"Family Gains Strength Rallying Around Fun Dog Events"
What You Need To Know:
WIENER DOG NATIONALS doesn’t have an explicitly Christian worldview, but the underlying morality is much stronger than in many family movies. For example, lying, cheating and irresponsibility are all rebuked. Despite that, however, the villain’s constant bad attitude toward her own daughter is never overtly rebuked or redeemed. This family movie would most appeal to the under-age-10 crowd. It has some over-the-top twists and silly characters, along with some amateurish acting. Overall, however, the production makes WIENER DOG NATIONALS entertaining enough to keep viewers wondering who the “wieners” will be.
(BBB, Cap, M) Very strong moral worldview with some pro-capitalist elements in clean children’s movie with a thirtysomething widower whose family is strengthened by participating in a newfound thrill – dachshund racing; no foul language, but teenage brother calls younger brother mild names; in storyline, animal is forced into performing, which results in an injury; no sex, but adult male flexes biceps near woman and is seen advertising muscle-building formula; no nudity; no alcohol; no drugs (only muscle-building supplement); and, father begins somewhat stern with children; younger siblings sneak away from parent and avoid parental permission to obtain a goal, villain is consistently and disturbingly negative, neglectful and belittling to her young child, villain bribes judge and attempts to legalistically use dog race rules against protagonist several times, main character’s family begins with very slight dysfunction in wake of wife/mother’s death, some product placement, and images of Jack-O-Lanterns appear in a short commercial.
In the video WIENER DOG NATIONALS, a widower’s children pull their father into participating, reluctantly, in amateur dachshund races. As, his family’s motivation starts to build, Phil’s (Jason Landon) countenance brightens and his confidence builds: even to the point of engaging in a happy, innocent love interest with Melanie (Alicia Witt), who helps organize the races. Forces against Phil’s family include the villainous Ms. Merryweather (Morgan Fairchild) and the racing judge (Bryan Batt), with whom Merryweather is always consorting to get an unfair advantage by attacking Phil’s family with legalistic rule-keeping. In the end, those who obey the spirit of the law, in truth and love, are rewarded as top dogs.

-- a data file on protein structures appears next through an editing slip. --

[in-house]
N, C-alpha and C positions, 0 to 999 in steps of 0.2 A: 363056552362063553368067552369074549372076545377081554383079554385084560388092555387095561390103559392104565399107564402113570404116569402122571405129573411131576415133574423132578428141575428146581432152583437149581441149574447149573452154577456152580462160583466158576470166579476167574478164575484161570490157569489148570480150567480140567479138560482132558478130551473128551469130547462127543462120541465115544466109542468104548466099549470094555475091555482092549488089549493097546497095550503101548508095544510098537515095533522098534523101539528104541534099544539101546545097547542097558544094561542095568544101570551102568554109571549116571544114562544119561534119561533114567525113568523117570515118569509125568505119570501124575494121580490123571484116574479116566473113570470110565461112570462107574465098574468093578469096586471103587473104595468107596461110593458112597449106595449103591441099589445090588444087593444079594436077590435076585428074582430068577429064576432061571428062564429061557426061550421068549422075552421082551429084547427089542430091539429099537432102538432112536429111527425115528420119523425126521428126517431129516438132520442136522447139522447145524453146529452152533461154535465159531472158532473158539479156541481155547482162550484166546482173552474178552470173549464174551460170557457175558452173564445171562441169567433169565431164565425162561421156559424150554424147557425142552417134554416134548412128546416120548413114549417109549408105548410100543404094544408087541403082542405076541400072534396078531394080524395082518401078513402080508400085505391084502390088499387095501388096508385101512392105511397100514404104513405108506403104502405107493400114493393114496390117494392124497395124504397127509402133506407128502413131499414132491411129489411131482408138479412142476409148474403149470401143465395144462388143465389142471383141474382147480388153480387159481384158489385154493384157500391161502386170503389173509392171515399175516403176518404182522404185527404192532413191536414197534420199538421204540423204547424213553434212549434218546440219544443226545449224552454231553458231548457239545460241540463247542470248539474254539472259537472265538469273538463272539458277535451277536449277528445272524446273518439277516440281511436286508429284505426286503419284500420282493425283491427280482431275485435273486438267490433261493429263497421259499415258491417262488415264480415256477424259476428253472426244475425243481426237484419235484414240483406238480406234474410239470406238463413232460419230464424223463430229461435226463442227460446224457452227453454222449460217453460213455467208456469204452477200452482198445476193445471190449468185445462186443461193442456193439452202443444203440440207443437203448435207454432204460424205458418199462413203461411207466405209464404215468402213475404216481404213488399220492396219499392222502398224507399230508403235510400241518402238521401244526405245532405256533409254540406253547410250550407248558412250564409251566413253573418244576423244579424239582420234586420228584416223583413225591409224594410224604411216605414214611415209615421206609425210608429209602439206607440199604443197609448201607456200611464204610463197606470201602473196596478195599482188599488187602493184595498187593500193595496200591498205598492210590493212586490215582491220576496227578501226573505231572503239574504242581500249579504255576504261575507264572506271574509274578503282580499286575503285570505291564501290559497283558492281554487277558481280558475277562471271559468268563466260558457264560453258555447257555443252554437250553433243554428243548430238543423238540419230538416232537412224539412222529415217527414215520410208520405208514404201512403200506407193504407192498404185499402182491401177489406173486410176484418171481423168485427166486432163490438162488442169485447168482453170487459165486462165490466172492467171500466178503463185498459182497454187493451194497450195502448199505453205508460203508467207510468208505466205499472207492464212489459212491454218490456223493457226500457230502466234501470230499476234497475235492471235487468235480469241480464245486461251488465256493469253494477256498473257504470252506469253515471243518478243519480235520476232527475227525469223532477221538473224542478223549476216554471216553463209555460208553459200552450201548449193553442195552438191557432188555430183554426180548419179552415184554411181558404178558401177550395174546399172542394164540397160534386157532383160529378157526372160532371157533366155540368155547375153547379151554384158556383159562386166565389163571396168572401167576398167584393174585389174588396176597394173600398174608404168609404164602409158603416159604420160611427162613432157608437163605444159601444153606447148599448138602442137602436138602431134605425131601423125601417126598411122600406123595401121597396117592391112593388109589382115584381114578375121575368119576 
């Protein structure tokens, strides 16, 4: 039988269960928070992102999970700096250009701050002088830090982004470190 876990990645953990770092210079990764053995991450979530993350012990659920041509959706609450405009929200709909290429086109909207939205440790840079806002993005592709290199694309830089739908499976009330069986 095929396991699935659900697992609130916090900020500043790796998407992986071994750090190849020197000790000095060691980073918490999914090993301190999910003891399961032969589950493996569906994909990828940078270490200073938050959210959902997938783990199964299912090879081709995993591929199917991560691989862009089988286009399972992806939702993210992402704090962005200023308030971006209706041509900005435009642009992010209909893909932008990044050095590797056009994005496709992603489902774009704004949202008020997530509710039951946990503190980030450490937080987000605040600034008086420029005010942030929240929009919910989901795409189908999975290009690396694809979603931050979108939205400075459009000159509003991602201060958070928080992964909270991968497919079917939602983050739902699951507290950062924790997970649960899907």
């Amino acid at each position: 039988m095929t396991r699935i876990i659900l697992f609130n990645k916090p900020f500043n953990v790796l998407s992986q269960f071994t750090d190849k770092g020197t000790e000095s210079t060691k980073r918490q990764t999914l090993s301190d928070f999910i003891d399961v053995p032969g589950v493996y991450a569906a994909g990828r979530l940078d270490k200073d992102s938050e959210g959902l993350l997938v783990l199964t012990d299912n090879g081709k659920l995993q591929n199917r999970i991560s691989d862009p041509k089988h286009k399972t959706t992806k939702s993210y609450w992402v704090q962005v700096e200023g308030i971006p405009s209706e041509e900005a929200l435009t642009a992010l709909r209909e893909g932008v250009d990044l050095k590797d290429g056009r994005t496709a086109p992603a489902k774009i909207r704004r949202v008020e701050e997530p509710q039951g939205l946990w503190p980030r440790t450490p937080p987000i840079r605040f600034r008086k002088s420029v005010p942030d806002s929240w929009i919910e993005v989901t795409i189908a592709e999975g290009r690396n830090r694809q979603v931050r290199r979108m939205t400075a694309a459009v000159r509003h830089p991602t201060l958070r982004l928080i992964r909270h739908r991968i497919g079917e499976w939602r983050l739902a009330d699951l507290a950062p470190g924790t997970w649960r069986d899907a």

WIENER DOG NATIONALS is director Kevan Peterson’s debut as a feature-length director. He also wrote and executive produced the movie, which does send a bit of an indie or late-night-flick-on-the-Disney-Channel tone, but it’s still an amicable show.
The story unfolds slowly, revealing that Phil’s young son is inspired by his late mother’s involvement in amateur dog racing. The mother’s passing is not shown and the family’s slight despair is tender but distanced, as if she passed away a year or more before the story begins.
The dog races are more about fun than hardcore competition, except for the villain, Merryweather. This imbalanced miscreant never speaks of a husband or her daughter’s father. She seems to be chasing a childish dream, especially when she’s juxtaposed against children entering puppies in the contest. Disdaining her young daughter’s chance to get involved, Merryweather instructs the girl to instead tend to a stuffed animal, while she and her entourage handle real animals. Regrettably, the woman’s bad mothering is not punished or redeemed, and her daughter is never relieved of her beratement.
[SPOILERS FOLLOW] However, some of the villain’s true colors are outed near the very end when she is caught on tape cheating. This becomes ironic, since she spends all her time trying to catch others and disqualify them from the race in one way or another, quoting subsections of rules in an outrageous fashion (it’s just a wiener dog race, remember?). The over-the-top, froo-froo-blond scoundrel takes the race far too seriously, but the silliness adds to the movie’s appeal to children.
Meanwhile, Phil’s wholesome, yet fairly relatable family wins points all-around as heroic in nature; from the teenage son’s personal support of his younger siblings, to the father’s work to keep his motherless children from falling into depression or despair. In the end, the family comes together, rallying around their wiener dog, Shelly, (named for shelter dogs). Wrong is righted in the end, and some extra surprises provide delight.